For those with large scale ERP and CRM packages, the task of navigating documentation to find individual tables and attributes from amongst thousands will be a more significant challenge and any useful information cannot be as easily shared with other tools as re-keying will be required.

2. Manual investigation

Typically involving someone tasked with scouring the relational database (RDBMS) system catalogue for any information which might provide clues as to what data the tables contain, manual investigation is a perfectly acceptable approach for small database systems. This is because the package is limited in scope or has been developed in-house, so finding what attributes and fields they include and crucially the relationships between tables is not as labour-intensive as it would be in larger systems with a great many tables which do not have useful business names or descriptions.

3. Employing application or technical tool specialists

Specialists are likely to have the most familiarity with the application and its underlying data model, and access to any technical tools provided by software vendors to use when locating the required information. Their knowledge of the business context of a request for Personal Data may not necessarily be complete though, and such specialists are often in very short supply and extremely busy, so not always available as soon as you need them.

 4. Sourcing external consultants 

Hiring in external consultants is another common approach. While they may provide an expert resource, there can also be a significant cost involved, in addition to the time required for them to familiarise themselves with the data landscape and its customisations. These can contribute to lower in-house knowledge levels in the long run.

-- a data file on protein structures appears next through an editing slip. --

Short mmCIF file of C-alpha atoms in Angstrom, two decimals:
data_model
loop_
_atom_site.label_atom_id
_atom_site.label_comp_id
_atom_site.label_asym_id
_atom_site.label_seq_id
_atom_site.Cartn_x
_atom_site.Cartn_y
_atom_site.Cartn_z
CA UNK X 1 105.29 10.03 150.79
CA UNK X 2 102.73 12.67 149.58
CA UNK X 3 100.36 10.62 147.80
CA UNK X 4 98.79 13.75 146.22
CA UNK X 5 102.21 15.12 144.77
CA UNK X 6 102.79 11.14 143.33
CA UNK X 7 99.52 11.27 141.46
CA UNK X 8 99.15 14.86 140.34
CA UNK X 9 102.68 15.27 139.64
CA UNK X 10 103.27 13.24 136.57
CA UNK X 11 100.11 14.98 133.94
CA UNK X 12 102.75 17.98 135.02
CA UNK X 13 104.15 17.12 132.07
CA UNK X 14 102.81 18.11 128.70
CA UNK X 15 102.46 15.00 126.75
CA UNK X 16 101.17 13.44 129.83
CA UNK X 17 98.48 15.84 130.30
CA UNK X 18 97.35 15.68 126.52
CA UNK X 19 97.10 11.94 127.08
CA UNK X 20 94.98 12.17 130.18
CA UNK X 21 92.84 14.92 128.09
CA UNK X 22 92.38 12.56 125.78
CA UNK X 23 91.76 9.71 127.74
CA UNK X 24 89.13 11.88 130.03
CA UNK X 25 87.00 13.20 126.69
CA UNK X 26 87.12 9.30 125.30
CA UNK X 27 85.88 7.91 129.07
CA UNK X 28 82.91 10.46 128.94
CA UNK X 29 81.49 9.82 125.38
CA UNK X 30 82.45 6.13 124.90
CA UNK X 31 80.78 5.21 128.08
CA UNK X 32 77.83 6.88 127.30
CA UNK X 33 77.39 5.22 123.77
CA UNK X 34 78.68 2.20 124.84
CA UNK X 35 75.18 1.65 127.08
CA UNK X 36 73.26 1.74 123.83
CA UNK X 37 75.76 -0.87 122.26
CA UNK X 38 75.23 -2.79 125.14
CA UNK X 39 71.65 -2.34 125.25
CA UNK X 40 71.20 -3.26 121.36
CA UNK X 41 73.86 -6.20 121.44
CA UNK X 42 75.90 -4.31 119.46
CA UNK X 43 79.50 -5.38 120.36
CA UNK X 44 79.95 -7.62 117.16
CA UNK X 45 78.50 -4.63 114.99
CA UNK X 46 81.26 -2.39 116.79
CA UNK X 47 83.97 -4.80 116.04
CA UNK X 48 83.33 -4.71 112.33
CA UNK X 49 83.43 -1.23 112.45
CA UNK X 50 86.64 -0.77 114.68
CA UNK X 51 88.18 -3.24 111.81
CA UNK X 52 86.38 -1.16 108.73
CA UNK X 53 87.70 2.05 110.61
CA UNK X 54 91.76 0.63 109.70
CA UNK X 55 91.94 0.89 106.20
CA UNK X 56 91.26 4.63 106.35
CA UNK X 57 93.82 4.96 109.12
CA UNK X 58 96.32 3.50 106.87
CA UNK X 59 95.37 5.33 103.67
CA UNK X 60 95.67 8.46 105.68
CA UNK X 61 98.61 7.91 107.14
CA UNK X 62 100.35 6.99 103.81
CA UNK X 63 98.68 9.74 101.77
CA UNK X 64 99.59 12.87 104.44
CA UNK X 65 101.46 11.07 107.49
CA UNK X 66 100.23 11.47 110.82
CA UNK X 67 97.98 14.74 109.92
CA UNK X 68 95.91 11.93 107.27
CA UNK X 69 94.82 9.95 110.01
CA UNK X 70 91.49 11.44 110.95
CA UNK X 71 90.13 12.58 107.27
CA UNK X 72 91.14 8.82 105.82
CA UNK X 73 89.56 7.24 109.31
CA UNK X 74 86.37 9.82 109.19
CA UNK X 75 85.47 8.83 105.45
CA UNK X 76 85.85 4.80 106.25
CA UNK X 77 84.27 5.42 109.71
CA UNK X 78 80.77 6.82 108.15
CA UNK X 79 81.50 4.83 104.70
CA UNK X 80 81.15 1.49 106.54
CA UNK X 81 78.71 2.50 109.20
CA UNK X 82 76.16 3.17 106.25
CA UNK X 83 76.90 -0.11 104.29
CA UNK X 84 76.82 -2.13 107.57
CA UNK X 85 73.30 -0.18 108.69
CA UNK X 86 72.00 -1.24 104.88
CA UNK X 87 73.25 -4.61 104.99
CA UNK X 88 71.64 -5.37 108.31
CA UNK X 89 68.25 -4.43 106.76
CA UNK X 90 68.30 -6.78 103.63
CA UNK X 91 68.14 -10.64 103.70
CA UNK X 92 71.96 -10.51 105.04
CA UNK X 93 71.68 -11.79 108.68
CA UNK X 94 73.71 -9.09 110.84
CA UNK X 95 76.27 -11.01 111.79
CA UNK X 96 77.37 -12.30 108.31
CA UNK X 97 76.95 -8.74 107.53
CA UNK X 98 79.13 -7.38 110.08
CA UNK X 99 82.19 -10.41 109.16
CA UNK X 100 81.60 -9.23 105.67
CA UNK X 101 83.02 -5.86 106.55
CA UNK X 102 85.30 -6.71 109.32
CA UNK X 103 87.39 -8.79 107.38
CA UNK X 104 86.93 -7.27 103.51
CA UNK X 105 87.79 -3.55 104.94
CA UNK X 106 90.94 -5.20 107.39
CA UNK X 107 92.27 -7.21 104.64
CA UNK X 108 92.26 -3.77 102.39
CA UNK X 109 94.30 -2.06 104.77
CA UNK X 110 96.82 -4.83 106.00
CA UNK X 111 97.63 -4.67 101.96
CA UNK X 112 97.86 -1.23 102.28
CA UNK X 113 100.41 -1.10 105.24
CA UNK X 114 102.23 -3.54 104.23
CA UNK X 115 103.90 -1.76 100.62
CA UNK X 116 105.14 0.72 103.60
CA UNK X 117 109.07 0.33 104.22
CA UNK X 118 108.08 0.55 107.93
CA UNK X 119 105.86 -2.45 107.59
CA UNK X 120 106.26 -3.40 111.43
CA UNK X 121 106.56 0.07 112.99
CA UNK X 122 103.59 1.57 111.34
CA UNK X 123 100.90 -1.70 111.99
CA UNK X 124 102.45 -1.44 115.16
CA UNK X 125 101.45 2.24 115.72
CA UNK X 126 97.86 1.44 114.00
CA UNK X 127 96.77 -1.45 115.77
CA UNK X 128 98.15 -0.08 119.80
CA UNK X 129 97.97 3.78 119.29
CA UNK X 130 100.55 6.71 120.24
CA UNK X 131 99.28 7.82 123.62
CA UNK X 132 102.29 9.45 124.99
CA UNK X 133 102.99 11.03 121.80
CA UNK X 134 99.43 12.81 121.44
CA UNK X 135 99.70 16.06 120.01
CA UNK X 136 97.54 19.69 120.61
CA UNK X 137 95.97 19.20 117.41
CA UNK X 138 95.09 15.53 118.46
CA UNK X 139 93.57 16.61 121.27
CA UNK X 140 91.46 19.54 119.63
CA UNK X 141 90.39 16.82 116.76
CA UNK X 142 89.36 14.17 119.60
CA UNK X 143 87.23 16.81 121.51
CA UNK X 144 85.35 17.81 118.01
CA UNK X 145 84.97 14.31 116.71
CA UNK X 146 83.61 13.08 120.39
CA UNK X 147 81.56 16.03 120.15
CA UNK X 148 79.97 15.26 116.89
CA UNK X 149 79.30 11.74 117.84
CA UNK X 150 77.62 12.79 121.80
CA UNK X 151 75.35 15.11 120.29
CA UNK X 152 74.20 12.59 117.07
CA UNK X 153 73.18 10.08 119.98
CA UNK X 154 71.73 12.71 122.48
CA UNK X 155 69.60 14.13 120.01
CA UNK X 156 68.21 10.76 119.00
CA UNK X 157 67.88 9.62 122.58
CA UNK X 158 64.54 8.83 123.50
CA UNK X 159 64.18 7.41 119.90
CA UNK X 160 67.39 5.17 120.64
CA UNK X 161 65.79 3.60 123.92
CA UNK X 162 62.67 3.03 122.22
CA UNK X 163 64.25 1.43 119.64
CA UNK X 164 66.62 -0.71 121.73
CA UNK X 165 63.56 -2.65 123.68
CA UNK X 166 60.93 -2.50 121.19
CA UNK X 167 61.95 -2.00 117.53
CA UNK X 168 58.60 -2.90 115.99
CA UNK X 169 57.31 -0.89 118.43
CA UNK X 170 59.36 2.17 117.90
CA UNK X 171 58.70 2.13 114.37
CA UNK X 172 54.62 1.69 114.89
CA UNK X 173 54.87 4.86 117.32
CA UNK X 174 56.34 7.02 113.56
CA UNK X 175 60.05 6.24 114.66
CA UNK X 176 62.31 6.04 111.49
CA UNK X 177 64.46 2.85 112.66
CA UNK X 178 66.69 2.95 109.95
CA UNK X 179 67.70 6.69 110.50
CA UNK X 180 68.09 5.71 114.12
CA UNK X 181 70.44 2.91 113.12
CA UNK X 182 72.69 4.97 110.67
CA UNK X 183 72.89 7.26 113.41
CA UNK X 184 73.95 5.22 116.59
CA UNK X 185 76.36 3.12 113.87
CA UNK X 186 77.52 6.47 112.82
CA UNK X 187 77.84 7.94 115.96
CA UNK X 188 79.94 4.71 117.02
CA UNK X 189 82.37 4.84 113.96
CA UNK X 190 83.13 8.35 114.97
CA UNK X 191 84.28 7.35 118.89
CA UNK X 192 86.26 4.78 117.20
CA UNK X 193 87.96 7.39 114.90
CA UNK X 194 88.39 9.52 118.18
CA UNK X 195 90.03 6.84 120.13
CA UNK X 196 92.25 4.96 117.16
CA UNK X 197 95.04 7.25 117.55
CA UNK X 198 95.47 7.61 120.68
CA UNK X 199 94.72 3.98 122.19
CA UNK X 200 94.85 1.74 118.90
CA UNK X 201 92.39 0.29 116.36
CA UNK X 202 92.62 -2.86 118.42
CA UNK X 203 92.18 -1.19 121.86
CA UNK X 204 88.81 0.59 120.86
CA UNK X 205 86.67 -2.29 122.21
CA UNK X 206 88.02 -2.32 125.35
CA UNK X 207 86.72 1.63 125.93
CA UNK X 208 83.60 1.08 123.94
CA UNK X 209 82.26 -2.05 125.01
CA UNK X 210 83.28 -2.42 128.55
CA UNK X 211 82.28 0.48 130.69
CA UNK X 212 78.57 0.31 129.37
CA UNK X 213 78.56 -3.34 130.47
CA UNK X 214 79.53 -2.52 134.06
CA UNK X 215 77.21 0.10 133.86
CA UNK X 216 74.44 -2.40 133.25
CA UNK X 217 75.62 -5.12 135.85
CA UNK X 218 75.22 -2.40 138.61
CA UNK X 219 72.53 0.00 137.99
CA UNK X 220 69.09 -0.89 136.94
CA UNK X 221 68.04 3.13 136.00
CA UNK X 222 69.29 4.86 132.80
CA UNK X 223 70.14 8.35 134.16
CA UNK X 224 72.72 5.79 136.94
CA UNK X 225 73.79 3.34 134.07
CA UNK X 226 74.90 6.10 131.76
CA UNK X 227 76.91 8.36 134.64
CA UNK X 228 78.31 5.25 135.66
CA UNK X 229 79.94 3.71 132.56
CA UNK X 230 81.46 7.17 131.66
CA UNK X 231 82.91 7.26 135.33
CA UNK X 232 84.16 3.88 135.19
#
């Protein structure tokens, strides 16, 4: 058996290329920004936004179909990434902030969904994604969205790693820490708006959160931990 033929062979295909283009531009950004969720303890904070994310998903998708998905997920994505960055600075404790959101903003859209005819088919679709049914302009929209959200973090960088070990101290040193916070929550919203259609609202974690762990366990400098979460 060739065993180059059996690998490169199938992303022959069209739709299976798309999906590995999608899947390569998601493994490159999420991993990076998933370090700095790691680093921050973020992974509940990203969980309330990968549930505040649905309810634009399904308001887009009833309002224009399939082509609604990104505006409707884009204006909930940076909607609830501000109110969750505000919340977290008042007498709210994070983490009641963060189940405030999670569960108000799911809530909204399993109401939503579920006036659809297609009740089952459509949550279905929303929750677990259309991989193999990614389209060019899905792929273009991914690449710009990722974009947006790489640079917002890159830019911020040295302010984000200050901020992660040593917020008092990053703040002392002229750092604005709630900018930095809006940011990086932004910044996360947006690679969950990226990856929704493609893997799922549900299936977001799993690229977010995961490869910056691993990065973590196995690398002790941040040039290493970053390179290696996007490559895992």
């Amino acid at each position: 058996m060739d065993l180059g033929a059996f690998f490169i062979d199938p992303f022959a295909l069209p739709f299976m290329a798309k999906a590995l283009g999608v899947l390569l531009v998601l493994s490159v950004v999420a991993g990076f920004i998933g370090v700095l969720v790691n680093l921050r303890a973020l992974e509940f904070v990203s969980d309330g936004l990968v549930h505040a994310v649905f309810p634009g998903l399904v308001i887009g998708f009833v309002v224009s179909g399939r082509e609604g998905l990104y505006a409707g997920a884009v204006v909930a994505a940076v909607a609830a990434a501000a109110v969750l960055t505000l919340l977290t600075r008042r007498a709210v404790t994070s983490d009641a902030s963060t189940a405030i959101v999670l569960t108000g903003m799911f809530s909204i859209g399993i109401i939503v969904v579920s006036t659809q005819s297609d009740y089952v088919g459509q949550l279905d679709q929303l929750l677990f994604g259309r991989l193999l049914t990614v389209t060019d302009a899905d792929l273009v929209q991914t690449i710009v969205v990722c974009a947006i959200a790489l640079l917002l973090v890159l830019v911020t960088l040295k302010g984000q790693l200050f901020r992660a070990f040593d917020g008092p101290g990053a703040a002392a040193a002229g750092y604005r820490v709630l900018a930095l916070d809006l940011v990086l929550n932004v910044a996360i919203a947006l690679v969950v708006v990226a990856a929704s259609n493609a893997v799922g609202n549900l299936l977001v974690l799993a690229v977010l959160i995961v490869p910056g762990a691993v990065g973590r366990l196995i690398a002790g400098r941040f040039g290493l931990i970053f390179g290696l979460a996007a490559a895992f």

5.  A metadata-driven software approach

Using software to identify the metadata associated with Personal Data across an organisation’s IT ecosystem can make the discovery process considerably faster and more effective. Many data catalogue and governance products have facilities to connect to source systems and import their metadata directly so that it can be investigated more fully.  Automating this process reduces the opportunity for error as there is only very limited manual intervention.

This approach does not work for large CRM and ERP systems because of the size, complexity and level of customisation of their data landscapes. There are a few advanced self-service metadata discovery tools, such as Silwood Technology’s Safyr®, which provide a view into their metadata and allow users to navigate and search for Personal Data attributes and subset them into appropriate categories. That information can then be shared with Data Catalogue or Governance products or even used with Excel.

Metadata-based solutions can accelerate Personal Data discovery considerably, especially when compared to entirely manual or semi-automated processes.

6. Using the Internet